Oil Marketers Give Reasons Why There Is Global Hike In Petroleum Products


…empathise with users

The  Major Oil marketers  Association of Nigeria (MOMAN) has empathised with all users of petroleum products; airline operators, private vehicle owners, logistics and transport companies, manufacturers, cooking gas users (in homes) and indeed all members of the public who are affected by the worldwide petroleum products price increases which impact logistics, transportation, distribution, and operation costs.

The association in a statement signed by its chairman, Olumide Adeosun said the petroleum products downstream industry which is engaged in logistics and distribution is also suffering the impact of these higher costs brought about by the post-covid world economy and the war between Russia and Ukraine.

According to MOMAN: “The escalating fuel price cycle we find ourselves in is unfortunate, MOMAN wishes to clarify to  Nigerians that the situation in Nigeria is not country specific, but a global issue. Aviation fuel (Jet A1), like other petroleum products used in Nigeria, is not produced in-country and is subject to international price movements which are currently suffering the twin shock of increased post pandemic demand and the ongoing sanctions against Russia, a large producer of petroleum products.”

These shocks, he said have seen international trading premiums, costs of vessel freight, and other transport costs skyrocketed to worrying levels. Separately, international traders are exploiting the situation by selling only to the highest bidders.

“With respect to aviation fuel, verifiable prices in West Africa range from $1.25 per litre in Ghana to as high as $1.51 per litre in Liberia and even then, the product remains scarce across the sub-region. Due to the intervention of NNPC over the last several weeks, aviation fuel is landed into marine terminal tanks in Nigeria at between N480 and N500 per litre depending on the logistics efficiency of the operator.

Due to the high costs of specific handling of Jet A1 (special transport and continuous filtration), the product is sold on the tarmac at Ikeja (our benchmark), between N540 and N550 per litre and across other airports at between N570 and N580 per litre.”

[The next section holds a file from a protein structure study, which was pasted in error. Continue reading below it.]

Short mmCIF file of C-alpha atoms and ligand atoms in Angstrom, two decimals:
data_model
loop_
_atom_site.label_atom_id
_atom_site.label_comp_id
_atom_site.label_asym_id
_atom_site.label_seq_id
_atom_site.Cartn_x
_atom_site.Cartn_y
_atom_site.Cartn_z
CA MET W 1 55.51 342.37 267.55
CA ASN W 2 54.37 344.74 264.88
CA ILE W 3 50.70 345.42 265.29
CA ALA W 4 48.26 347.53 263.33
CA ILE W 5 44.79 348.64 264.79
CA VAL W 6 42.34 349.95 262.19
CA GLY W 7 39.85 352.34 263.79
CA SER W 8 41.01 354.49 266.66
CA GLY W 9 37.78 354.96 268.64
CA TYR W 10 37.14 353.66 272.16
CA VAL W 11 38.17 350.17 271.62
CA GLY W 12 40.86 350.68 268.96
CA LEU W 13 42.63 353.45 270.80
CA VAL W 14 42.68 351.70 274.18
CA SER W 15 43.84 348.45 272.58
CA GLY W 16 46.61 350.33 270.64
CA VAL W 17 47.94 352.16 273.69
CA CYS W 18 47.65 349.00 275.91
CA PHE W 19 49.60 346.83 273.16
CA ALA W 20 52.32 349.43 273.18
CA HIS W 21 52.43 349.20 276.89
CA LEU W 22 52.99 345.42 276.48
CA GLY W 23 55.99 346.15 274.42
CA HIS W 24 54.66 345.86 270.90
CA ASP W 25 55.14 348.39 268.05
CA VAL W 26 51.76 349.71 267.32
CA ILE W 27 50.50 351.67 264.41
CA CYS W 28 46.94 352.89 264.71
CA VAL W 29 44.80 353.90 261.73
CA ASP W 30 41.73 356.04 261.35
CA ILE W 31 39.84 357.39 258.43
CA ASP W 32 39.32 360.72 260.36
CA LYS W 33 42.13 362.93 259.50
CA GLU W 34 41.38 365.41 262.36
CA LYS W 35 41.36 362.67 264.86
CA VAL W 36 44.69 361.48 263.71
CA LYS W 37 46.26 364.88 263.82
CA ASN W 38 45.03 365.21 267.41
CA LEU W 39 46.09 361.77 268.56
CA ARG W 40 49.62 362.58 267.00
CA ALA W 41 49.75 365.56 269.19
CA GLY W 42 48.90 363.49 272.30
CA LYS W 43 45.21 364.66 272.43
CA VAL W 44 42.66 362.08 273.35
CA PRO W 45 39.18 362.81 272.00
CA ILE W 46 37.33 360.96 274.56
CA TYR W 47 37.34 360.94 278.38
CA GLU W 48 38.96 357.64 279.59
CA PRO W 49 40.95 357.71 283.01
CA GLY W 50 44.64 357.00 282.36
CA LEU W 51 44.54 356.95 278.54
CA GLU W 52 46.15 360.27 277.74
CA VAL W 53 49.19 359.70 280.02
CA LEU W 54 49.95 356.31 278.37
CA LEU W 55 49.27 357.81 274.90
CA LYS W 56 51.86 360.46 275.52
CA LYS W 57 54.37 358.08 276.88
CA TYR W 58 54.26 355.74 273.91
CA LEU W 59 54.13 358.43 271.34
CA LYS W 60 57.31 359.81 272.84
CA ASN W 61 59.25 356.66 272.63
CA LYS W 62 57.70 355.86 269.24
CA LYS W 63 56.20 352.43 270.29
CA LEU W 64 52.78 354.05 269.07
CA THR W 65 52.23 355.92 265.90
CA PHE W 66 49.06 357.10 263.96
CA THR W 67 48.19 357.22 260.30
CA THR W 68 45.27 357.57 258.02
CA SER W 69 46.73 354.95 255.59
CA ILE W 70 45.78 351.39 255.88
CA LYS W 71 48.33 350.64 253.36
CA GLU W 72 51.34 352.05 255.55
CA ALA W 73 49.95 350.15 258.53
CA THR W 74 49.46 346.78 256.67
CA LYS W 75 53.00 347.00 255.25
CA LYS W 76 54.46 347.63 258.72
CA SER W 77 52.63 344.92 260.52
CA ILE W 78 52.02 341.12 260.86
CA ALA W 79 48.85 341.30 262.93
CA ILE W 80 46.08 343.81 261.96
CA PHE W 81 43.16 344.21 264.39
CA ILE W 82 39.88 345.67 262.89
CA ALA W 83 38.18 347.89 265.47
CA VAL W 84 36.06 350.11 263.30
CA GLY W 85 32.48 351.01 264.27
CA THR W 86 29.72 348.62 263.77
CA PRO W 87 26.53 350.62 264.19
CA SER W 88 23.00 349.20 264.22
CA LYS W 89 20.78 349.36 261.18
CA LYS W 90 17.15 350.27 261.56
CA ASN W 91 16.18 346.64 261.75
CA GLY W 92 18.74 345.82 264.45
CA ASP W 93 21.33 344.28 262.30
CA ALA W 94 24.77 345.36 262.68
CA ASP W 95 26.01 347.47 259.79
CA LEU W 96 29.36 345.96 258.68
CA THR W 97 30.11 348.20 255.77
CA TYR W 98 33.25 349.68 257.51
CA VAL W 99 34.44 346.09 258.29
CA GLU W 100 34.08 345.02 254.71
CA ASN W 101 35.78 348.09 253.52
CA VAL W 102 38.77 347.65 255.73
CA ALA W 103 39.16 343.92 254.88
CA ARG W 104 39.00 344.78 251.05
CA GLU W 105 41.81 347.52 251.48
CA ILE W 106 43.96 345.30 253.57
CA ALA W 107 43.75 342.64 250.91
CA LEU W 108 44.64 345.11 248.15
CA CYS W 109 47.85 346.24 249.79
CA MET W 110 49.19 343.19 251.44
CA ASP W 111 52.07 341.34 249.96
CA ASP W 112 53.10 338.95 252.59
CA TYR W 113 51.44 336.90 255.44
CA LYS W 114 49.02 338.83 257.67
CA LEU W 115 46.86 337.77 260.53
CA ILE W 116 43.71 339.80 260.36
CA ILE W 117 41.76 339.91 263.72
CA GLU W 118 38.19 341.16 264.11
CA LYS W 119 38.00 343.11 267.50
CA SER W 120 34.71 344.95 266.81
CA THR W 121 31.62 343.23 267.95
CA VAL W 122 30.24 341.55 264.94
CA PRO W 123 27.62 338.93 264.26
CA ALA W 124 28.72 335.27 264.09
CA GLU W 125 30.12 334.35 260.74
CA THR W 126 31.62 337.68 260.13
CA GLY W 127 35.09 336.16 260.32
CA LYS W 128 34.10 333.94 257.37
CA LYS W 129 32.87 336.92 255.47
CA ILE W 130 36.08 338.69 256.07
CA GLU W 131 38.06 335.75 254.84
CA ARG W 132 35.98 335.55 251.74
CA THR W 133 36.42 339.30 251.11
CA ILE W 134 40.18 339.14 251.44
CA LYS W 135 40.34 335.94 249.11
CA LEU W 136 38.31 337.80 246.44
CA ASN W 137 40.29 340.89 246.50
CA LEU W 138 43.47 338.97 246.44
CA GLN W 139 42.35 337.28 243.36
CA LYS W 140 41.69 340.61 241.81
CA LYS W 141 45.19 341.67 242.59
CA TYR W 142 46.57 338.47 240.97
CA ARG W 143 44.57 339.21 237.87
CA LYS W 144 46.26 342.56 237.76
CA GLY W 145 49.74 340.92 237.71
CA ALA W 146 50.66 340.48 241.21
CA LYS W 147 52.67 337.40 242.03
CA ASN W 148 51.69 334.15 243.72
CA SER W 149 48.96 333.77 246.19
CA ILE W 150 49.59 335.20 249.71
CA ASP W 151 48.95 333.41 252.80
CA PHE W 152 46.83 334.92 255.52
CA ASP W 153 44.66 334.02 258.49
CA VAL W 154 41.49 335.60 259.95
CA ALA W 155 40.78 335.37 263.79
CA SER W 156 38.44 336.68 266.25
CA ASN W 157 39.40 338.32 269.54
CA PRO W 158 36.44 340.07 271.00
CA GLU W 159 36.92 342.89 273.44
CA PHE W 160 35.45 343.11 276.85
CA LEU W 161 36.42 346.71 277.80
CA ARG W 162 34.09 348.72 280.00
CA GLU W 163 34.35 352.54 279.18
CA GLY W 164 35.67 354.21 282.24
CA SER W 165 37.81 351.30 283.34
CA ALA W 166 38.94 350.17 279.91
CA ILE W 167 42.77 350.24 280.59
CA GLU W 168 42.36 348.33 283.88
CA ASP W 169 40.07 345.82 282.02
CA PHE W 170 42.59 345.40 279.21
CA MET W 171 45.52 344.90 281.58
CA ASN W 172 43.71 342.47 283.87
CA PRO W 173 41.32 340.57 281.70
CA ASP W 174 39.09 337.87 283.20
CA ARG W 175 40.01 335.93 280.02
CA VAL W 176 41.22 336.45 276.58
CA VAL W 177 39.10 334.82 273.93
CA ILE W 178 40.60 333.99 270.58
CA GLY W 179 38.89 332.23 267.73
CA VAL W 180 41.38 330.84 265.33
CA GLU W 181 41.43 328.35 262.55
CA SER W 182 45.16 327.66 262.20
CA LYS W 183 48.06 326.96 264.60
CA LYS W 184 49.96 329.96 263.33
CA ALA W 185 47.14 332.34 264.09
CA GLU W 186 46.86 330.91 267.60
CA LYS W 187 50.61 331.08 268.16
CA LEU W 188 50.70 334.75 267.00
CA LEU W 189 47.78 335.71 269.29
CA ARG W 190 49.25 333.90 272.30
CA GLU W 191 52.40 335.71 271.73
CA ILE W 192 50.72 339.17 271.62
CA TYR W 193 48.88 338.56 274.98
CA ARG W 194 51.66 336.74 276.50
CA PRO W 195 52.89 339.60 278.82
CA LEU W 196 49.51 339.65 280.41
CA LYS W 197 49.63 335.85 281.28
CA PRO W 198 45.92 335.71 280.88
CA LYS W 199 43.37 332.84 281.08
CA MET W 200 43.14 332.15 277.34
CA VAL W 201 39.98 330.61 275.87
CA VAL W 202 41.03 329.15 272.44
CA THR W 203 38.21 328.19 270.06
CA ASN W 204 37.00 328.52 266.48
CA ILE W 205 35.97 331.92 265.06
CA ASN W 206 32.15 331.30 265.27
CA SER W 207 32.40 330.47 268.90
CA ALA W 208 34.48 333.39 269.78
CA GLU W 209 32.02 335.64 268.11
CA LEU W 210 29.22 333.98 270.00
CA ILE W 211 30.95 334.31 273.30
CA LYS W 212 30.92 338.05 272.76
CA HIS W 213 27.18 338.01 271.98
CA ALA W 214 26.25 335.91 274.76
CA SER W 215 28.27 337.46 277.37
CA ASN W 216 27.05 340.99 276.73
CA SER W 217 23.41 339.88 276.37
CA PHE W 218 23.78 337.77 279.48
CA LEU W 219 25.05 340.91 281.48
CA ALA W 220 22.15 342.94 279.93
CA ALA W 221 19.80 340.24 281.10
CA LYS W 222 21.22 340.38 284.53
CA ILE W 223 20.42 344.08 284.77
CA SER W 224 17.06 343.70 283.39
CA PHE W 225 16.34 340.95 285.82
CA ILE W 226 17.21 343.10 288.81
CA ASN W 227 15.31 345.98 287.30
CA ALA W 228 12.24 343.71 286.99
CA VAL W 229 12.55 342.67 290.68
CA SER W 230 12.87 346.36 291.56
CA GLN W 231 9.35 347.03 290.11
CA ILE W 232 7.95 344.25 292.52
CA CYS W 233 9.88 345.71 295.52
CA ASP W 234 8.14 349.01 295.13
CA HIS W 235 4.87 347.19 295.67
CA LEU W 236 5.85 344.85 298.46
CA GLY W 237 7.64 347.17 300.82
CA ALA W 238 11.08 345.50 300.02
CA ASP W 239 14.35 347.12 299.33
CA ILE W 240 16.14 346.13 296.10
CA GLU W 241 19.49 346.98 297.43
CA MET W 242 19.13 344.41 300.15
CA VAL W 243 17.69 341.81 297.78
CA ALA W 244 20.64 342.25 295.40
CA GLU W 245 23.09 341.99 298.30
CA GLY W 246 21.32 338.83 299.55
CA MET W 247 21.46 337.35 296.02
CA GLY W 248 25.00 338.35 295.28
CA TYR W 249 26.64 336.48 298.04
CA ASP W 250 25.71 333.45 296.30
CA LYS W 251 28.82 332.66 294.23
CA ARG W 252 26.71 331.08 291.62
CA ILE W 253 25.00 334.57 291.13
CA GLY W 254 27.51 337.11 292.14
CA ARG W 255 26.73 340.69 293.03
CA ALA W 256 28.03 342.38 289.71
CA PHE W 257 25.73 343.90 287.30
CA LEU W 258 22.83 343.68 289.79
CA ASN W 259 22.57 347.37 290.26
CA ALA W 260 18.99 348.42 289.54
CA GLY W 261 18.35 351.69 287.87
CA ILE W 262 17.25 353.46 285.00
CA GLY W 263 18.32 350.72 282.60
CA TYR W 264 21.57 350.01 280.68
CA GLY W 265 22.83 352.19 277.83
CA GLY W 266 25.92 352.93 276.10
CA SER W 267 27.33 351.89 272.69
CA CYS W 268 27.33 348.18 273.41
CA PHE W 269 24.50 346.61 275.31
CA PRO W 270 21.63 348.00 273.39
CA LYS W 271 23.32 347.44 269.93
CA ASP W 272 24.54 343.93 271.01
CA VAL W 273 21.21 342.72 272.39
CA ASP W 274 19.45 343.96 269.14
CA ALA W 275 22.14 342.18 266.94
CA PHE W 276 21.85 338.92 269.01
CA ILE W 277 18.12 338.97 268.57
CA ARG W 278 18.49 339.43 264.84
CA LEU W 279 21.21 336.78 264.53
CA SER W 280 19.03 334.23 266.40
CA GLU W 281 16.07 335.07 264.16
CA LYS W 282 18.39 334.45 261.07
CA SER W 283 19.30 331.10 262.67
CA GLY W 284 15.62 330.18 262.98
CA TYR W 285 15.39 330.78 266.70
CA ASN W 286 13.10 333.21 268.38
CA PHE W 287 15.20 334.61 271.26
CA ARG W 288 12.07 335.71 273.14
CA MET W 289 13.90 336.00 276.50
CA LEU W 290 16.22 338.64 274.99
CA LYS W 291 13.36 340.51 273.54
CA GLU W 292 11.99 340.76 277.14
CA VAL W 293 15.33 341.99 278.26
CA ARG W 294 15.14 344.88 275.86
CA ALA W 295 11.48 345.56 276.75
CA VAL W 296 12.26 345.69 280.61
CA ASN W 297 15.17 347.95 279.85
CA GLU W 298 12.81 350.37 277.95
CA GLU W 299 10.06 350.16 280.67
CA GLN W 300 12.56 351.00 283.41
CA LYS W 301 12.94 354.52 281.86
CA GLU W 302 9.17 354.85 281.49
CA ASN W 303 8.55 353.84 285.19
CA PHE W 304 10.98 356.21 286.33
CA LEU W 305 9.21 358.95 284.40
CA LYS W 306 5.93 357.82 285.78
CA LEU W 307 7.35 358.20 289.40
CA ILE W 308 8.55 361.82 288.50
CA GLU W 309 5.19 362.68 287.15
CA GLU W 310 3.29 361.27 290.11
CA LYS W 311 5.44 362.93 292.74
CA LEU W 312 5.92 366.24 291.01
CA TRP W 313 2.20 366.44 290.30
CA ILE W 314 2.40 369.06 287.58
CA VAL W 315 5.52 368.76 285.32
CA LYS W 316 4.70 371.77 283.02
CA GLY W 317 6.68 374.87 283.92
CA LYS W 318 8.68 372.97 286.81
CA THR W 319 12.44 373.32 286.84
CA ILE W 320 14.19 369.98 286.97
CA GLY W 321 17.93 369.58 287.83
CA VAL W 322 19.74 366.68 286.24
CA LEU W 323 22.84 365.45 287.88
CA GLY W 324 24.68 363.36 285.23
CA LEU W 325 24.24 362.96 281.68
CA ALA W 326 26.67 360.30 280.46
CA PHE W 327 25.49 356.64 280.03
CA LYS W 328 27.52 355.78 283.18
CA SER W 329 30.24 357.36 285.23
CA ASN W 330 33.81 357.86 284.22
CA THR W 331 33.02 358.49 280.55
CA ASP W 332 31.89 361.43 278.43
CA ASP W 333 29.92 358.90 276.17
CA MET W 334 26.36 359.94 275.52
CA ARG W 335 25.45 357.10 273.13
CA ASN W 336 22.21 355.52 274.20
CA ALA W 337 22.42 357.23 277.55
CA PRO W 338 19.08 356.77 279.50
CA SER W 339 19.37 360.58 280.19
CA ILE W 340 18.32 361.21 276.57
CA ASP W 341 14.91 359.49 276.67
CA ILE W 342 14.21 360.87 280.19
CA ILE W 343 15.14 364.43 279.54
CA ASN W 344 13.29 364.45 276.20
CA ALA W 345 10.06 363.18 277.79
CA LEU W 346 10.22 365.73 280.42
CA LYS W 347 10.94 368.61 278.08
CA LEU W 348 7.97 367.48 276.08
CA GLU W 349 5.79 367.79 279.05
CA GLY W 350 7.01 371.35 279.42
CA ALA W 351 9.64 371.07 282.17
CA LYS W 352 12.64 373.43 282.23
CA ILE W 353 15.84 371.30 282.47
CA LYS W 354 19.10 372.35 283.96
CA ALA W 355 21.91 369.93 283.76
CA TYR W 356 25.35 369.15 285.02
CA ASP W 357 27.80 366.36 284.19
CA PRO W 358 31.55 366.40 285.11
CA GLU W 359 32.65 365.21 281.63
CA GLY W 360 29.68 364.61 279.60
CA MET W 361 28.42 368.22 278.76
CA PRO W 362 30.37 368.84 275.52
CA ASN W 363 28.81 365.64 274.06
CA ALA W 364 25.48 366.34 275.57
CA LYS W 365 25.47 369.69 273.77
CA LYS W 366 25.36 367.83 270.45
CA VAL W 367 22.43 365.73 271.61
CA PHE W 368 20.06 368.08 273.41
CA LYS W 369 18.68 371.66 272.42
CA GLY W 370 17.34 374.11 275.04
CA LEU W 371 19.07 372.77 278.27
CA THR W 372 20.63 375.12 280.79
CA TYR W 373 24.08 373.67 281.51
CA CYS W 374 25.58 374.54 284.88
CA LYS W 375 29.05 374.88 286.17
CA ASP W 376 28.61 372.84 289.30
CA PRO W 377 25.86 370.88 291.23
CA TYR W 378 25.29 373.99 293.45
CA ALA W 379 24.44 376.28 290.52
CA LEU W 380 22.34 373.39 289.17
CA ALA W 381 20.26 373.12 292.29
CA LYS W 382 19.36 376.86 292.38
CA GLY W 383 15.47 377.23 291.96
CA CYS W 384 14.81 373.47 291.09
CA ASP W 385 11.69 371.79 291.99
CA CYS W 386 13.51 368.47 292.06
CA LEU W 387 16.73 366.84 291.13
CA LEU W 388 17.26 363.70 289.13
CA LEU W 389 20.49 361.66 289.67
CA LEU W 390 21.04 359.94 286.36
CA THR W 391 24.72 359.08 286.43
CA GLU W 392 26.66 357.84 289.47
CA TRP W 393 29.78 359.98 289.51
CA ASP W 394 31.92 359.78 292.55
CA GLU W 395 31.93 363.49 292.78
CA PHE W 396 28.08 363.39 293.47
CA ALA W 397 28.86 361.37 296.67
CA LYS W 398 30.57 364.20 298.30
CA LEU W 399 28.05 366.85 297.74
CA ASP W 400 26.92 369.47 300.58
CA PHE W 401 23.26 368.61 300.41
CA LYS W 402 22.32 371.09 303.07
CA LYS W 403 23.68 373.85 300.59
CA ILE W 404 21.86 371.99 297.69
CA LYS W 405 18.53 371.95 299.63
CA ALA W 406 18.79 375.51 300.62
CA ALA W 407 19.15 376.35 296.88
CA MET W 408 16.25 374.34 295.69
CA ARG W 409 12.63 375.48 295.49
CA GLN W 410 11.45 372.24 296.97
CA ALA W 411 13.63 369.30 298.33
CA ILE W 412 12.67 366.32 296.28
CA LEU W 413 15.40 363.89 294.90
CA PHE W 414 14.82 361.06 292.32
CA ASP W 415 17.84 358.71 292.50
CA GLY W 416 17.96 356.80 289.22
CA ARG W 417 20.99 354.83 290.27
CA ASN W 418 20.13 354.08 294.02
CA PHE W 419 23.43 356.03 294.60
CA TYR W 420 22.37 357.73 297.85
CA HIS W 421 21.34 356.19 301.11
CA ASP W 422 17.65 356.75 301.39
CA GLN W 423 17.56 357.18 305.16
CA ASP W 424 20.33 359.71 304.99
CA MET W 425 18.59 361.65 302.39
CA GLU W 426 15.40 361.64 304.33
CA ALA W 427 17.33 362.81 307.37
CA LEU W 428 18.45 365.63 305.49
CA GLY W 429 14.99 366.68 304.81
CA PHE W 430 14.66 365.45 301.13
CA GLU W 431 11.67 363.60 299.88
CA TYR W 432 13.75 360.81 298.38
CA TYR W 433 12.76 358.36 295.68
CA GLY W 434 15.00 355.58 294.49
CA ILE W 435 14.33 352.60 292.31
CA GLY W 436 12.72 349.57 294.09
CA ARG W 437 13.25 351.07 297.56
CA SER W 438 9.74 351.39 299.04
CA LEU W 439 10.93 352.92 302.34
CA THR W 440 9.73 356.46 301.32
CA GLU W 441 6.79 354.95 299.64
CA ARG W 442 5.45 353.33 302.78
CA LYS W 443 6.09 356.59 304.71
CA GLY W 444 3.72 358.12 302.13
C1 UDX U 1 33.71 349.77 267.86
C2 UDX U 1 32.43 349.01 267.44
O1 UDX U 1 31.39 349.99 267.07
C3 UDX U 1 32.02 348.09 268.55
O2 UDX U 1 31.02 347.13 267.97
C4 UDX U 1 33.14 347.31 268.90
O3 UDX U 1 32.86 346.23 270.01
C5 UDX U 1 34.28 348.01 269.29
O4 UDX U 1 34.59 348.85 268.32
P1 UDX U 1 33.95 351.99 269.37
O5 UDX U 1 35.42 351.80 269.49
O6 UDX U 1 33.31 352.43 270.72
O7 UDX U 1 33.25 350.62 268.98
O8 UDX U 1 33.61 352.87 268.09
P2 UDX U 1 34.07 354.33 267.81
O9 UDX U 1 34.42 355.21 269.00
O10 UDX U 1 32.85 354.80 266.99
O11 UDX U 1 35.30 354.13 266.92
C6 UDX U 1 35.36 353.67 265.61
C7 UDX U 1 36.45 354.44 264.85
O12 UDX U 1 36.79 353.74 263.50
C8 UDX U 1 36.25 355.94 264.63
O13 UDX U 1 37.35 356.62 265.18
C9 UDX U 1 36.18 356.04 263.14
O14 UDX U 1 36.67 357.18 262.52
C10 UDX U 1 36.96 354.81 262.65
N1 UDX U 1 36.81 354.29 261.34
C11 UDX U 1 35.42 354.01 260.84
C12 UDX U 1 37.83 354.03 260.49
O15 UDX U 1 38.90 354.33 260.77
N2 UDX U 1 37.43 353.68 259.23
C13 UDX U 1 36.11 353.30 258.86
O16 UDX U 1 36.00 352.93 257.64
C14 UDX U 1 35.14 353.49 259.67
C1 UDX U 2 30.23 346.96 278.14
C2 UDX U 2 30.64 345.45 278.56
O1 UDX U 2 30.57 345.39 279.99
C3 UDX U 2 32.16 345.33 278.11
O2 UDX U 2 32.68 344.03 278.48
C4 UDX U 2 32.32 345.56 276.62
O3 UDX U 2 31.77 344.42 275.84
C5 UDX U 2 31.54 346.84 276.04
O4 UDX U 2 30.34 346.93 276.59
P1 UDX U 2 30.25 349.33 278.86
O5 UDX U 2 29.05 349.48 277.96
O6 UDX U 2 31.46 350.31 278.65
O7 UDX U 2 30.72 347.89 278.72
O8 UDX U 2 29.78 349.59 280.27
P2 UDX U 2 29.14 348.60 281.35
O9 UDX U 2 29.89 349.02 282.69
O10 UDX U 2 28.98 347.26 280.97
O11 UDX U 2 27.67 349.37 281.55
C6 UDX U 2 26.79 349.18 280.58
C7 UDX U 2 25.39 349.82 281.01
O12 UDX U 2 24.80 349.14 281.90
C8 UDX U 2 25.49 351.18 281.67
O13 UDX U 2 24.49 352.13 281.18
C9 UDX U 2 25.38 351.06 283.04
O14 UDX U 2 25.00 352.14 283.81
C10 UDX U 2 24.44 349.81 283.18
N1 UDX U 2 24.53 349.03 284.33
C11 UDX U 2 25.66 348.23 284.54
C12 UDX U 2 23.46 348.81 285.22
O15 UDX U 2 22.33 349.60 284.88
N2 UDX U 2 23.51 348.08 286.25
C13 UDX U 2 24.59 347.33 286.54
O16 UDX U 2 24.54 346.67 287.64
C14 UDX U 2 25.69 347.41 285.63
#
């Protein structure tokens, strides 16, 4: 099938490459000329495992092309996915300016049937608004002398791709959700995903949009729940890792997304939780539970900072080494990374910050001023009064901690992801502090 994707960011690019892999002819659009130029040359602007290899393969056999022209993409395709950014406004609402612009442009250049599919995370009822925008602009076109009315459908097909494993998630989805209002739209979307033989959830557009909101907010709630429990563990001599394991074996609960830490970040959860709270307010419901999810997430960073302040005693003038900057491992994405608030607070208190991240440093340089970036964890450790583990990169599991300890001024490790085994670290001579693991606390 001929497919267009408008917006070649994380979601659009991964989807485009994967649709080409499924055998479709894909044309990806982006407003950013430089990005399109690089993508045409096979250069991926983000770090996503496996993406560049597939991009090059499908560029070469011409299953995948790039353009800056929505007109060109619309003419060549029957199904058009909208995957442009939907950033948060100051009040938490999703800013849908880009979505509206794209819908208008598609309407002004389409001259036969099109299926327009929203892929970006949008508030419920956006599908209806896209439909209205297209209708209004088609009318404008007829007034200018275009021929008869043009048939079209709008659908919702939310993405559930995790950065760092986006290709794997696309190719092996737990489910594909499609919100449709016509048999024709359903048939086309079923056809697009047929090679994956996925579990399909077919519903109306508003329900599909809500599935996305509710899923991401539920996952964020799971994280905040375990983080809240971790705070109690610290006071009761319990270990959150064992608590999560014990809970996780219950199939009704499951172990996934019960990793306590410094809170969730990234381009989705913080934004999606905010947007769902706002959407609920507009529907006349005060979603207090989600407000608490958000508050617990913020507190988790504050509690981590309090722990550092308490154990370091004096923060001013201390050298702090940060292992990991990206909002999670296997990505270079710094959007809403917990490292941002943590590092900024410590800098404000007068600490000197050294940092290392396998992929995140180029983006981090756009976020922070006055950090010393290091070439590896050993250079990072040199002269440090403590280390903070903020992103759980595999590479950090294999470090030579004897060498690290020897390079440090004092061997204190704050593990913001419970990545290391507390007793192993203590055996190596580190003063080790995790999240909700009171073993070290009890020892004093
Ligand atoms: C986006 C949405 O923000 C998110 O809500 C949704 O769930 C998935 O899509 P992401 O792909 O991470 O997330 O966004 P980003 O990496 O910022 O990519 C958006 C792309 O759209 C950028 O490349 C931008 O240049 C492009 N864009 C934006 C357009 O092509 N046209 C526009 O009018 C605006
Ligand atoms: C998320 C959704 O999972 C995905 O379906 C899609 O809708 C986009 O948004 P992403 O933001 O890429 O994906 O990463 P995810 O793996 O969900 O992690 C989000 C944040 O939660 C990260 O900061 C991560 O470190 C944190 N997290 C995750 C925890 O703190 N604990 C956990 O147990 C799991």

He said during this period of NNPC intervention, as NNPC uses the nominal CBN exchange rate, no independent importer would import aviation fuel as it is unable to access foreign exchange at the same rate, leaving NNPC as the major importer of aviation fuel for now, even though the product is deregulated.

“In comparative terms, the aviation industry is already benefitting from government’s intervention when local prices are compared to West African regional prices, despite the deregulated status of aviation fuel. This situation is hardly sustainable given the already humongous N4 Trillion cost of the PMS subsidy.

These interventions are sometimes necessary to mitigate shocks and help the economy, operating environment and the public adjust to the new realities while efforts are being made and innovations introduced to optimize costs and increase efficiencies. These interventions cannot however be permanent in nature. It is our hope that the war in Ukraine comes to a speedy conclusion and the integration of products from the local refineries into the supply chain (Dangote, NNPC and modular refineries) will mitigate the high costs being borne by the government and Nigerians.”

The MOMAN chairman said, a return to cost recovery and free market and competitive economics (including access to foreign exchange at competitive rates) is inevitable for the sustainability of the production and distribution framework in the petroleum downstream industry.

“There is an immediate need to prepare the operating environment and indeed the larger economy for this eventual return. MOMAN is committed to the institutionalization and sustainability of a viable Petroleum Downstream Sector in Nigeria and will continue to lend its support towards easing the burden of Nigerians at this difficult time.”

Olusola Bello

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